But there are limits to this cross-pollination. "I don't see this lasting because it's so specific," said David Goodger, a director of Python Software Foundation. "A lot of graphics packages had their own proprietary language for scripting. But then it's this static thing. You don't have the advantage of this vibrant community. If you take this language like Python, you have the advantage of this well-developed tool with the well-developed libraries. You've got the best of all possible worlds."
Still, even if the applications embrace a 100 percent pure version of a language, all of the code will be dominated by the application's API. Look for languages and their syntax to remain relatively pure while the libraries define another language built on top of the first.
4. Communities will be more important. As Goodger notes, Python is especially popular in a few niches, such as the world of bioinformatics and graphics. People who work with synthetic images or DNA results learn Python to do their job. Even if Python dies everywhere else, biochemists are probably still going to be learning Python.
The power of these communities is phenomenal. When Steve Jobs introduced the iPhone, everyone began looking for Cocoa programmers again. Mike Hendrickson, the publisher at O'Reilly Books, said, "We've seen a huge turnaround for Cocoa. It was all but gone a couple of years ago. Now, there's a huge, huge increase in Cocoa because a lot of people want to develop their cool apps for the iPhone."
If Steve Jobs decides that some unary lambda calculus is the language of choice for the iPhone 4.0, the developer community is going to find a way to rationalize his selection and talk about how much they love the language.
5. The Web and the cloud are the ultimate platform. Google's App Engine sparked a huge burst of interest in Python. Perl and PHP were early favorites because they were so well integrated with Apache, a Web server that was both free and easy to configure. Tomorrow's scripting languages of choice will be determined more by the simplicity, cost, and scalability of the hosting platform, not by the purity of the syntactic sugar. Look for such tools as AppJet and Coghead by selling a cloud with a simple scripting language for building the application.
Sophisticated engines such as SpiderMonkey and V8 show that scripting languages can begin to compete with full compiled code because a smart just-in-time compiler can make guesses about the data that are often good enough.
8. All of the embedding makes it simpler for programming to escape the command line and start appearing in Web applications themselves. Some of the highly customizable platforms, such as WordPress and some Drupal plug-ins, let you add custom code in a Web form.
9. The rise of the amateurs may make much of dynamic programming irrelevant. Web sites such as Coghead (see my review), Caspio, and Microsoft's Popfly let the world do much of the programming without typing any characters at all -- unless they want to put a label on some Web form. All of the instructions for the server are communicated by mouse clicks, lines, and flowcharts. This democratization will create graphical languages that may flourish -- if the creators can make them simple enough for the average human.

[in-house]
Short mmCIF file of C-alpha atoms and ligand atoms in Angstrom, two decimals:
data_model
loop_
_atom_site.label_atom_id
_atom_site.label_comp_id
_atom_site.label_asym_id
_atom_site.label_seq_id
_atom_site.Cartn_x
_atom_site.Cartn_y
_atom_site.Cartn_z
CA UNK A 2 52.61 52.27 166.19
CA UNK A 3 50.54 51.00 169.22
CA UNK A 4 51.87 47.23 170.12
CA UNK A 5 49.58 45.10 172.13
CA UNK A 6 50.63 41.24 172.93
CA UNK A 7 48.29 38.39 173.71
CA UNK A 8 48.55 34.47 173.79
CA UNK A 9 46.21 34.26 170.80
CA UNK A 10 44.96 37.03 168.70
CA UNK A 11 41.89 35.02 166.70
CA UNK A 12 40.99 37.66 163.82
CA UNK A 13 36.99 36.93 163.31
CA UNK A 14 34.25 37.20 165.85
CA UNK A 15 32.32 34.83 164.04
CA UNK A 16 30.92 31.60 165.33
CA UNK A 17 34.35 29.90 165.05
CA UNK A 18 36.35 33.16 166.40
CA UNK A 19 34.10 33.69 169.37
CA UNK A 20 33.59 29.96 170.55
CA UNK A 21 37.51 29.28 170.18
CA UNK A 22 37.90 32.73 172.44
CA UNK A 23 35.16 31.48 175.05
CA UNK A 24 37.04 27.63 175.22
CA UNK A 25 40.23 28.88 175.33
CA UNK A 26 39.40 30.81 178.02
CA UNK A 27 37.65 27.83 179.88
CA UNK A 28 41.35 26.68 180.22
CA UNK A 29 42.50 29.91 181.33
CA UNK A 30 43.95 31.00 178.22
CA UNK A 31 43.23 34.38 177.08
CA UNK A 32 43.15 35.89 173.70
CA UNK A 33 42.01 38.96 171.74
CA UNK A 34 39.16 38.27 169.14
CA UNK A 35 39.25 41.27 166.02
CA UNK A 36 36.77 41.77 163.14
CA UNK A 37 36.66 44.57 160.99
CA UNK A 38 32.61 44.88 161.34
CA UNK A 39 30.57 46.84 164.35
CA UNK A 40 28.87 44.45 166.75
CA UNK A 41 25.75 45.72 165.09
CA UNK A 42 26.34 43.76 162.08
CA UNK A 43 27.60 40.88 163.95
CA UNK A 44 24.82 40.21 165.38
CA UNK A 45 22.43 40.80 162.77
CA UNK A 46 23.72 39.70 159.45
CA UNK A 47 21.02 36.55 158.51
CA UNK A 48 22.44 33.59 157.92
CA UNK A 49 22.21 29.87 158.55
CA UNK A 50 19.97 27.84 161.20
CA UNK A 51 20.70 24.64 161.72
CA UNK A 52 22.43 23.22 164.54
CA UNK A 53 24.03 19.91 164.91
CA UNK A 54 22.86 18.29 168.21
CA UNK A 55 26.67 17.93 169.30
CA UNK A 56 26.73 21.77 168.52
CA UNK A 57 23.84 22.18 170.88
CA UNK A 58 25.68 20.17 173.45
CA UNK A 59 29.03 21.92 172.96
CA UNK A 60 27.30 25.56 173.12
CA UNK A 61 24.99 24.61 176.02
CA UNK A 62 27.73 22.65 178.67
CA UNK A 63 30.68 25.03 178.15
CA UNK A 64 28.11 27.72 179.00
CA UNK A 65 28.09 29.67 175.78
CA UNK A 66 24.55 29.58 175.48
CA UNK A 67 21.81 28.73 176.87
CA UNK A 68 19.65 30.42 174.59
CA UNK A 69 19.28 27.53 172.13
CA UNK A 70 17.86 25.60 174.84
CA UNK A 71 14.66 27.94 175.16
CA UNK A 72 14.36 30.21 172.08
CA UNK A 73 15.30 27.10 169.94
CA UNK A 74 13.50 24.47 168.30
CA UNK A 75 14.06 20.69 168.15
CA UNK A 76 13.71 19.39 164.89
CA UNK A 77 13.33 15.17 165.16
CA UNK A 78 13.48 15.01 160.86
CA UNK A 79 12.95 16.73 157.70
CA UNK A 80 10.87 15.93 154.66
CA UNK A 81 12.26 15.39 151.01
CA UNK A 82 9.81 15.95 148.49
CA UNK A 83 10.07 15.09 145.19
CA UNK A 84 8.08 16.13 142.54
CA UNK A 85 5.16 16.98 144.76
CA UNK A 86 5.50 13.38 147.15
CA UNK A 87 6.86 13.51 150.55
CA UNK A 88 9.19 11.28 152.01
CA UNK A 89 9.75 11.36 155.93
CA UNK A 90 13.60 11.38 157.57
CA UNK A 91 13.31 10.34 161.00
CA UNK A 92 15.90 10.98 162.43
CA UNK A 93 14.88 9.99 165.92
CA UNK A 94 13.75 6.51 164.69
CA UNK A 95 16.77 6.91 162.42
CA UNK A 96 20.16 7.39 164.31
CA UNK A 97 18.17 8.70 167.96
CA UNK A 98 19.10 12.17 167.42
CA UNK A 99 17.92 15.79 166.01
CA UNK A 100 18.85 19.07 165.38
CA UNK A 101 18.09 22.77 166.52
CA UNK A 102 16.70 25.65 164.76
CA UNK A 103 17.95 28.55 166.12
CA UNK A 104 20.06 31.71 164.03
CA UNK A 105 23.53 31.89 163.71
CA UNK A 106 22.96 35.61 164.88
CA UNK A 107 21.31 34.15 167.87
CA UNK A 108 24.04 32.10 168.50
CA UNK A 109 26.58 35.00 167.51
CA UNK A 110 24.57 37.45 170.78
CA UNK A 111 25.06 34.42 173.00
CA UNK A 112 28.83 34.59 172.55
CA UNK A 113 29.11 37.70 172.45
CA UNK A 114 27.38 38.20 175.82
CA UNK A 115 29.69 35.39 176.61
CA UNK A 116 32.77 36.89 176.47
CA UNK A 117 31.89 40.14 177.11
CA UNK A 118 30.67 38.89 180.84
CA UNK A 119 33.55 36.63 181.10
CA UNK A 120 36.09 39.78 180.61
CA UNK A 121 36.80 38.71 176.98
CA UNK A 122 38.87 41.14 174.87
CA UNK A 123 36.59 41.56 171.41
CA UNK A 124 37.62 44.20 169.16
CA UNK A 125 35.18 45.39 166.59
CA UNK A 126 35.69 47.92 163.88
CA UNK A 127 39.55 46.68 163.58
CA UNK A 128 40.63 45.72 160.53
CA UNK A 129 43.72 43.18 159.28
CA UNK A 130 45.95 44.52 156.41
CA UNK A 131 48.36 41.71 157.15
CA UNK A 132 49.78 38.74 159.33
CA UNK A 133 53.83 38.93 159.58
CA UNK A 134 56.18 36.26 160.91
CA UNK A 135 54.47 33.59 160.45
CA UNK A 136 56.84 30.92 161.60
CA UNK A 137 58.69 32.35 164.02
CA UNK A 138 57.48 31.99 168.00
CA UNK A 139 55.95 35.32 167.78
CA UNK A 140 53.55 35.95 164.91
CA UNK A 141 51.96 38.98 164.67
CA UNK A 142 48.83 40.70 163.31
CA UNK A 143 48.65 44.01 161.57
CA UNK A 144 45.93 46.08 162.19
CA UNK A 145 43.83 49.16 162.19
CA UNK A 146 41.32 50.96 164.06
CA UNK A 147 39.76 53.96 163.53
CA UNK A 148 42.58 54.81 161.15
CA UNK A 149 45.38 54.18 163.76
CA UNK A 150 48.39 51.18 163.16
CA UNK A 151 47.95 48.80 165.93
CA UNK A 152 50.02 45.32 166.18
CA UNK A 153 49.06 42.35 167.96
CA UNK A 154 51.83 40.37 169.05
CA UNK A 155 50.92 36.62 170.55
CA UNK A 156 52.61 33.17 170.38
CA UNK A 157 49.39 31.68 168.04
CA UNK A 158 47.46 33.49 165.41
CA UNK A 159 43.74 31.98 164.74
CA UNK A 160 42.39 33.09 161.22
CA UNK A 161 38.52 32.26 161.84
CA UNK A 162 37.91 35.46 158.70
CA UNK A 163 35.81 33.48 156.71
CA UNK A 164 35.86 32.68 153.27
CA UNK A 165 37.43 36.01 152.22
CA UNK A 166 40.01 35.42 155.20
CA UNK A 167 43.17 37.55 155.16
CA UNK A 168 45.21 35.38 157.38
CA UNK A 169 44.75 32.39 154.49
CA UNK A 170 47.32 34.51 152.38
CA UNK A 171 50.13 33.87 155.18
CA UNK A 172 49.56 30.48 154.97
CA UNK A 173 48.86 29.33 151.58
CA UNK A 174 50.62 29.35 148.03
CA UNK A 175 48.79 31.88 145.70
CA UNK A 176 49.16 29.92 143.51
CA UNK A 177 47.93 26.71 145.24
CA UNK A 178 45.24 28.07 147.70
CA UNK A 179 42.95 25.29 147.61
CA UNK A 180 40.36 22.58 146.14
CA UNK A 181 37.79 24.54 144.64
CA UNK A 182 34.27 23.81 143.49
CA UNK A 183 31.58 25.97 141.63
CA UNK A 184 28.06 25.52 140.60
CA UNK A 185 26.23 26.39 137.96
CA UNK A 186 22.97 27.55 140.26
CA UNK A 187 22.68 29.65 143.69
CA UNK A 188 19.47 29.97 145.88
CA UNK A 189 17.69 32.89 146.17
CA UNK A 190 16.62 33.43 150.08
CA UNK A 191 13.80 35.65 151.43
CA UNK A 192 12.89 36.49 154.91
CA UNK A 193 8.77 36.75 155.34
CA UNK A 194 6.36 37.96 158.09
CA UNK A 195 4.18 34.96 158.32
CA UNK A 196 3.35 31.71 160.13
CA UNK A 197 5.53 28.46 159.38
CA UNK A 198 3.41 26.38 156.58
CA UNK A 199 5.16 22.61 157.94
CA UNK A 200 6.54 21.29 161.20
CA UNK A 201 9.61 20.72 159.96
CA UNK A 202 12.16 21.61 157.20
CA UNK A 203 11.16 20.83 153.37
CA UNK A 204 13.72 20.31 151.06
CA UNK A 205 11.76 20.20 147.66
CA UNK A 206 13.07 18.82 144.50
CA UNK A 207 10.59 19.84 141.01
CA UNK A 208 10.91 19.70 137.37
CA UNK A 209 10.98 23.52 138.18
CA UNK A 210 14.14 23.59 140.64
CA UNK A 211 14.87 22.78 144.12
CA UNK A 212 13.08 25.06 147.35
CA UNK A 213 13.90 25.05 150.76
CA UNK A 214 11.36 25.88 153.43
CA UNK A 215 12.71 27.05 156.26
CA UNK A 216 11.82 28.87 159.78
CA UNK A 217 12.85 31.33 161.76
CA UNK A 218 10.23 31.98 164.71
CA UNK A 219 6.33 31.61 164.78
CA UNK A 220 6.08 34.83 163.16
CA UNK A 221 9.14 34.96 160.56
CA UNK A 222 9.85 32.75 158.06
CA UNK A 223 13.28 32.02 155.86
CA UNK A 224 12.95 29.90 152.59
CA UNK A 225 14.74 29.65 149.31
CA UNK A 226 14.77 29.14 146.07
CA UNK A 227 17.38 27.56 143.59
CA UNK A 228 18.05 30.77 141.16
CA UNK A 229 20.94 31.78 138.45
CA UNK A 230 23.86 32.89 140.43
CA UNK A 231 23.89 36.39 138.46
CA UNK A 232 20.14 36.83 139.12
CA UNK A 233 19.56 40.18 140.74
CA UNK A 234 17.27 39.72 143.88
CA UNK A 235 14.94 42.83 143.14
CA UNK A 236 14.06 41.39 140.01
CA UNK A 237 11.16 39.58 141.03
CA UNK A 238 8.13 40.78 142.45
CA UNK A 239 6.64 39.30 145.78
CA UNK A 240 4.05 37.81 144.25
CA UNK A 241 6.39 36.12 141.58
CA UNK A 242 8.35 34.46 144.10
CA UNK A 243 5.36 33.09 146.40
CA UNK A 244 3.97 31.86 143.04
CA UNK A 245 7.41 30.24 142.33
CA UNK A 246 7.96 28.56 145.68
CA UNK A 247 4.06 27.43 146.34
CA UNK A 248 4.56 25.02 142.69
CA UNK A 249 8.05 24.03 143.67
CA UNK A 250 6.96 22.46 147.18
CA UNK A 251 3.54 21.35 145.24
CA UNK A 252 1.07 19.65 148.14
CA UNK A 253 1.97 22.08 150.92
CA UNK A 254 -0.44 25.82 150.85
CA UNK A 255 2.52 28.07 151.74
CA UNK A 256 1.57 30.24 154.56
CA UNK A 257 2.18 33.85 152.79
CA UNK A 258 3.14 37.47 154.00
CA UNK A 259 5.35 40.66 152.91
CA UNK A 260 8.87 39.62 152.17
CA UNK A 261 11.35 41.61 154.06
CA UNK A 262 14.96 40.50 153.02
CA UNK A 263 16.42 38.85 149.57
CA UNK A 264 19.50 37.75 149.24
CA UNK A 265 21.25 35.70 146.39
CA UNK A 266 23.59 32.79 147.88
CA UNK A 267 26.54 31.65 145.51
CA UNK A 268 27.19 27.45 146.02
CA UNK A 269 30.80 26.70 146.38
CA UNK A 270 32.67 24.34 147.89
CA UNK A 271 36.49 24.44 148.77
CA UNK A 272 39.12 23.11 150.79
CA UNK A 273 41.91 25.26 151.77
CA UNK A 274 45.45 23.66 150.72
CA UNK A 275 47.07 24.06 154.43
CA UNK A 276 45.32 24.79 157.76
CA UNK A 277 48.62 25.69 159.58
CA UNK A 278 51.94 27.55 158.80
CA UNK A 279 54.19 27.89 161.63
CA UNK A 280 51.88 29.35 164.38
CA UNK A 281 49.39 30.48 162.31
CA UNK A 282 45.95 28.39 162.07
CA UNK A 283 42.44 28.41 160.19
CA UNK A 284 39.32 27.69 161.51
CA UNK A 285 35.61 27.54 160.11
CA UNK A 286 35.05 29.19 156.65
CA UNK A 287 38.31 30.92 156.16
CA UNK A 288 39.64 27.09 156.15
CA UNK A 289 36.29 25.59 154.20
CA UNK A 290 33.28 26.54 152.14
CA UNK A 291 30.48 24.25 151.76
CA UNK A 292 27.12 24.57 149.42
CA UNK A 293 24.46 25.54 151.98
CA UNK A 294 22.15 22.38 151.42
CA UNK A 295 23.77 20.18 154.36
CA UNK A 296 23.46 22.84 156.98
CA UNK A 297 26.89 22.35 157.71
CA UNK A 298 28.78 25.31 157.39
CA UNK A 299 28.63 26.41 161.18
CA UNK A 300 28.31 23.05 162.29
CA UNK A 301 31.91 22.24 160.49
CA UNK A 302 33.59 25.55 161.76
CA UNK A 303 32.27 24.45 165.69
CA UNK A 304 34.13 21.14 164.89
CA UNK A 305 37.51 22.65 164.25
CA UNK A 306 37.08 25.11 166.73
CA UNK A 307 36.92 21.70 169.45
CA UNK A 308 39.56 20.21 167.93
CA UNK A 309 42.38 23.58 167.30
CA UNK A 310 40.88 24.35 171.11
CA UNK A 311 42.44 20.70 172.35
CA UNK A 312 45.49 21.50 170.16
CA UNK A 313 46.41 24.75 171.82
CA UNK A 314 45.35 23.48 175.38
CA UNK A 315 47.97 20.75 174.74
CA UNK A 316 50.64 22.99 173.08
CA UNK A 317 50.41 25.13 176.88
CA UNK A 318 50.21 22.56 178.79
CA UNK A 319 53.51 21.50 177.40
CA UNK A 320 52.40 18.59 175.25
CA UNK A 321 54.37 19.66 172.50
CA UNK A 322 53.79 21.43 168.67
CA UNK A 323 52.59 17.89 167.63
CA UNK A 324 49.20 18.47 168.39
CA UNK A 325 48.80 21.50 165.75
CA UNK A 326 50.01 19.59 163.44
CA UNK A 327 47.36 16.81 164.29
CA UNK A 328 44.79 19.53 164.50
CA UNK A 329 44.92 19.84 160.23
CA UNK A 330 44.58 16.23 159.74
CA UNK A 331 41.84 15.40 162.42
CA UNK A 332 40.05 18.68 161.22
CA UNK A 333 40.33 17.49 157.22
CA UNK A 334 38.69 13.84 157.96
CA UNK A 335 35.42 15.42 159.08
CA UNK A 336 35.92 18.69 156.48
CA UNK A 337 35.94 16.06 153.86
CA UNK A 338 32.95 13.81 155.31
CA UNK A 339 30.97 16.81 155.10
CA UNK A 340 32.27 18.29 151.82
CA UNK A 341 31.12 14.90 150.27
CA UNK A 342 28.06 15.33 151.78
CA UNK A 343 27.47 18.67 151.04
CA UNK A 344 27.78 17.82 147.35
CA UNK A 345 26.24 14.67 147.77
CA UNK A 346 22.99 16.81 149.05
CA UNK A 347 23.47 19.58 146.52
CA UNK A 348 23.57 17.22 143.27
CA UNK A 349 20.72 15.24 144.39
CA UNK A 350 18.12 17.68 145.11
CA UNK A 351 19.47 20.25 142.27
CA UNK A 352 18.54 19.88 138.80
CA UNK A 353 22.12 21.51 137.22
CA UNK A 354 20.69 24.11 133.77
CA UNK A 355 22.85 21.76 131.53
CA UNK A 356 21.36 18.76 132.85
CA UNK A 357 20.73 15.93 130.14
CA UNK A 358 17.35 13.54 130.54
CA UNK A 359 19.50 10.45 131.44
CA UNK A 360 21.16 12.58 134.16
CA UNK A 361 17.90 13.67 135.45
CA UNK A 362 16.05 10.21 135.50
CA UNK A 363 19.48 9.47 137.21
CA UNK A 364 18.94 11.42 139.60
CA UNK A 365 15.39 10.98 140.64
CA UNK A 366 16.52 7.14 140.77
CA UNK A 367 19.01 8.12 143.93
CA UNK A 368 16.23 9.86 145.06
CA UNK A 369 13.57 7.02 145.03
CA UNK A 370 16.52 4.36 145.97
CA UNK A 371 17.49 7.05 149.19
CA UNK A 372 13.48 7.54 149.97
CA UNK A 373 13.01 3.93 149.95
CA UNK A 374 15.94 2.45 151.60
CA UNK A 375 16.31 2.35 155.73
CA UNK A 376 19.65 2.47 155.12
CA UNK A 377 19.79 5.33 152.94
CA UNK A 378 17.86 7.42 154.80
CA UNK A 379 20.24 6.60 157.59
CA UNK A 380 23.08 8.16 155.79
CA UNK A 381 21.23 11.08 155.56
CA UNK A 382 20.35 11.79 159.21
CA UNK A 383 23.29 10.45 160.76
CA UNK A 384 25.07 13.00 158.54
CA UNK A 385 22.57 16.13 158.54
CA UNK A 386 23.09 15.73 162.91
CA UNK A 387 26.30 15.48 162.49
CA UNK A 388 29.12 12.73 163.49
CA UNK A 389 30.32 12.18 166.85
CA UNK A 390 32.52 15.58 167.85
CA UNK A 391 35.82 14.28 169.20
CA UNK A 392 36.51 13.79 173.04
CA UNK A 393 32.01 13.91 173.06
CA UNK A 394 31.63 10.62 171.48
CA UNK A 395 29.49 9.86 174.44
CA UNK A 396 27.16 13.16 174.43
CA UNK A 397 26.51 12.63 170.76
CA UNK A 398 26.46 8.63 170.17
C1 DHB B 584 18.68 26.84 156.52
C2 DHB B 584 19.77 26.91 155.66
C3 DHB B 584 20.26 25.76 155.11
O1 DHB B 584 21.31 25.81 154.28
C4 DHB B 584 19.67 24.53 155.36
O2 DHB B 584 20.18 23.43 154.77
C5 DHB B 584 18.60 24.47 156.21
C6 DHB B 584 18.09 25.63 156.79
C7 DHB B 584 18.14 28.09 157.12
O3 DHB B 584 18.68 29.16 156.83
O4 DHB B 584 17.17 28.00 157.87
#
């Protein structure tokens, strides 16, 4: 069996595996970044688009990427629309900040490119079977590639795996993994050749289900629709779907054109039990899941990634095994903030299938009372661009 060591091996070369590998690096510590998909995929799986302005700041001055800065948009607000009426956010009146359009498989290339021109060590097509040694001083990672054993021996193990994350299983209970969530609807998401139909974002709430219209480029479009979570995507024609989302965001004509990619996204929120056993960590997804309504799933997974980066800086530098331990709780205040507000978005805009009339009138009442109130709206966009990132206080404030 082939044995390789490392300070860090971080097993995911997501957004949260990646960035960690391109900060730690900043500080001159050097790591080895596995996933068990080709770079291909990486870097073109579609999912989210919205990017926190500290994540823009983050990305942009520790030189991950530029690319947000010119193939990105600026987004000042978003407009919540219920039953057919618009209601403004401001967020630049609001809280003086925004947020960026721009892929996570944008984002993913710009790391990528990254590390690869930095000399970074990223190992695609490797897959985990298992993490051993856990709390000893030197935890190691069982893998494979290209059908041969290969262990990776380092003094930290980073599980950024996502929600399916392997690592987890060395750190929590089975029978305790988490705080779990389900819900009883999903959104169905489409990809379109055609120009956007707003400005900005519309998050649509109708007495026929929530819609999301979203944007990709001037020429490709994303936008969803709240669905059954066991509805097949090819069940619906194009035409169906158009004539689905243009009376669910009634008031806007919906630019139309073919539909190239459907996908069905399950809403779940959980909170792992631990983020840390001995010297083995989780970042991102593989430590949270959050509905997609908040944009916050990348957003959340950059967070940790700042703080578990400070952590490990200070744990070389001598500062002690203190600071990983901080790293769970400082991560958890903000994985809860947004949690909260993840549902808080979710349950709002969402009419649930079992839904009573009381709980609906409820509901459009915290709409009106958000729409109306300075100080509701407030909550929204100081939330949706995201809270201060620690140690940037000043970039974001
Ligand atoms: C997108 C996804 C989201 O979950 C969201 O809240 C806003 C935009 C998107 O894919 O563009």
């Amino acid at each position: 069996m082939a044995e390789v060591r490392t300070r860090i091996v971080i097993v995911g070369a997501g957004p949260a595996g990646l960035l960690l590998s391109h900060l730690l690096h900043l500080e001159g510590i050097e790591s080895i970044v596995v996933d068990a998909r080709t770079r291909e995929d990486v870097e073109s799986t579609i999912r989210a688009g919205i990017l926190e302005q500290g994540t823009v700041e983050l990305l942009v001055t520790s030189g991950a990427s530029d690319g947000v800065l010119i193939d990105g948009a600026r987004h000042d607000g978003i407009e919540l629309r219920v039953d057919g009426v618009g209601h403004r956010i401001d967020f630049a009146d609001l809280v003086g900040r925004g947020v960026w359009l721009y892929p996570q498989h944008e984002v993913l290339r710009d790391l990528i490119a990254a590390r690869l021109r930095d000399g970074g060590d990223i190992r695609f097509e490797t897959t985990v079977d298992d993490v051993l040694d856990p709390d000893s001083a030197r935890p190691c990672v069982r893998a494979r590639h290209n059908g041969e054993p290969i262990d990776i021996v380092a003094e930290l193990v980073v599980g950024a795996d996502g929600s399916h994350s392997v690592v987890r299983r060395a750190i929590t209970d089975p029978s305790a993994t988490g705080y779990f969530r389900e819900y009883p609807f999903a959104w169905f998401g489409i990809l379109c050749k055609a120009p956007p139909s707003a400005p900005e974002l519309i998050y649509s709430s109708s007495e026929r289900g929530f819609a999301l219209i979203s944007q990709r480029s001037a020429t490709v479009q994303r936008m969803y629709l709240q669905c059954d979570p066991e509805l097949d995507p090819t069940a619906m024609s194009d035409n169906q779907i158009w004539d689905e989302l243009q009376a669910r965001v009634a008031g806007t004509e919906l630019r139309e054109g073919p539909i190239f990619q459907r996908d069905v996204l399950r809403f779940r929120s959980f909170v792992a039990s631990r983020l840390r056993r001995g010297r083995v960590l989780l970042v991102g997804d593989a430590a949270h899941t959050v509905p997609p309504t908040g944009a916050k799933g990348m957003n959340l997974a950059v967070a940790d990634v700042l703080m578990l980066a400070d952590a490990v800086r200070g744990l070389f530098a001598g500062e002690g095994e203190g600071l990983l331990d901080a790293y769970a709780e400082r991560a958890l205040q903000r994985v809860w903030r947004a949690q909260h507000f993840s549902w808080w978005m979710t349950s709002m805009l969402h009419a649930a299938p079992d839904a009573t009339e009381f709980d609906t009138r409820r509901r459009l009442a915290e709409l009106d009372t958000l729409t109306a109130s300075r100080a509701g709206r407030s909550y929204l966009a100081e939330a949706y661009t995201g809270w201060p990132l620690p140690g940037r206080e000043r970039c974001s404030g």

10. Adaptability for modern architectures is key. David Goodger says that the Python team invests a great deal of time in improving multicore performance. Earlier versions of Pythons could handle threads, but threads were still bound to a single core. That changed after researchers with big data sets pushed for better performance that can take advantage of the hardware.
If your applications are naturally multithreaded, then watch the development of core-savvy languages such as Python and Groovy. If the work you do is limited to a single thread, well, look elsewhere for performance.
The one Highlander
These principles don't lead to one clear answer for the path of dynamic languages and Web development. The real answer may be that anyone can choose any of the languages as long as they make sure they track and navigate these 10 themes.
For instance, simplicity is an important theme as developers move toward elegant solutions. Ruby on Rails is quite popular because of the straightforward syntax and the tight integration with the database. The best frameworks that speed the development of complex, database-driven applications will triumph. But then, we already knew that.
Many other dynamic languages are already borrowing some of the best concepts from Rails. The Java programmers, for instance, can turn to Grails, a simple framework built on top of Groovy and a JVM.
Slashdot co-founder Rob Malda, who chose to build the site on Perl because of all the good libraries in the CPAN repository, sees the features that attracted him to Perl in nearly every dynamic language today.
"Down the road it seems unlikely that we'd rewrite in Perl, but I have no real guess as to what we would rewrite in," he said. "I suspect Rails would be fast enough in five years to consider it, but who knows?"